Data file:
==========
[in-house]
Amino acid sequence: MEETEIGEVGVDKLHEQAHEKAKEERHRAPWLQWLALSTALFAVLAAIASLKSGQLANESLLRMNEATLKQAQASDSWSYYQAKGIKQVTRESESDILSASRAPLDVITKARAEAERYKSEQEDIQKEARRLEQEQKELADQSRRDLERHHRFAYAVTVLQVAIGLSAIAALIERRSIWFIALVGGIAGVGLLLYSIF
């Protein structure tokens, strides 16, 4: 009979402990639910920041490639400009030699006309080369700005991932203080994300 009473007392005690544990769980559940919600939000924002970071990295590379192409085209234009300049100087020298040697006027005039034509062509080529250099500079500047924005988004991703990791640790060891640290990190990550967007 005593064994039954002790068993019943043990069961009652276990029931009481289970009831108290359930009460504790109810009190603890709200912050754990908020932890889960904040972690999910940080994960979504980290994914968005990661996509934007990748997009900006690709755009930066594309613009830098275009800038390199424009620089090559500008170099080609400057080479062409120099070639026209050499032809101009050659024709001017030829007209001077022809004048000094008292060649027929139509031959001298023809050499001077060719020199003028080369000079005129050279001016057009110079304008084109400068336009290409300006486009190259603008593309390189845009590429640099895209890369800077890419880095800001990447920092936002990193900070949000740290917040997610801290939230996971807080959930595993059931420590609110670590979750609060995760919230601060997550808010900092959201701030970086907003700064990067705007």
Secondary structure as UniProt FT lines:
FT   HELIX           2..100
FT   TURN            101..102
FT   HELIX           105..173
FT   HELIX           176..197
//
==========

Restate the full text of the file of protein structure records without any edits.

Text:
[in-house]
Amino acid sequence: MEETEIGEVGVDKLHEQAHEKAKEERHRAPWLQWLALSTALFAVLAAIASLKSGQLANESLLRMNEATLKQAQASDSWSYYQAKGIKQVTRESESDILSASRAPLDVITKARAEAERYKSEQEDIQKEARRLEQEQKELADQSRRDLERHHRFAYAVTVLQVAIGLSAIAALIERRSIWFIALVGGIAGVGLLLYSIF
């Protein structure tokens, strides 16, 4: 009979402990639910920041490639400009030699006309080369700005991932203080994300 009473007392005690544990769980559940919600939000924002970071990295590379192409085209234009300049100087020298040697006027005039034509062509080529250099500079500047924005988004991703990791640790060891640290990190990550967007 005593064994039954002790068993019943043990069961009652276990029931009481289970009831108290359930009460504790109810009190603890709200912050754990908020932890889960904040972690999910940080994960979504980290994914968005990661996509934007990748997009900006690709755009930066594309613009830098275009800038390199424009620089090559500008170099080609400057080479062409120099070639026209050499032809101009050659024709001017030829007209001077022809004048000094008292060649027929139509031959001298023809050499001077060719020199003028080369000079005129050279001016057009110079304008084109400068336009290409300006486009190259603008593309390189845009590429640099895209890369800077890419880095800001990447920092936002990193900070949000740290917040997610801290939230996971807080959930595993059931420590609110670590979750609060995760919230601060997550808010900092959201701030970086907003700064990067705007």
Secondary structure as UniProt FT lines:
FT   HELIX           2..100
FT   TURN            101..102
FT   HELIX           105..173
FT   HELIX           176..197
//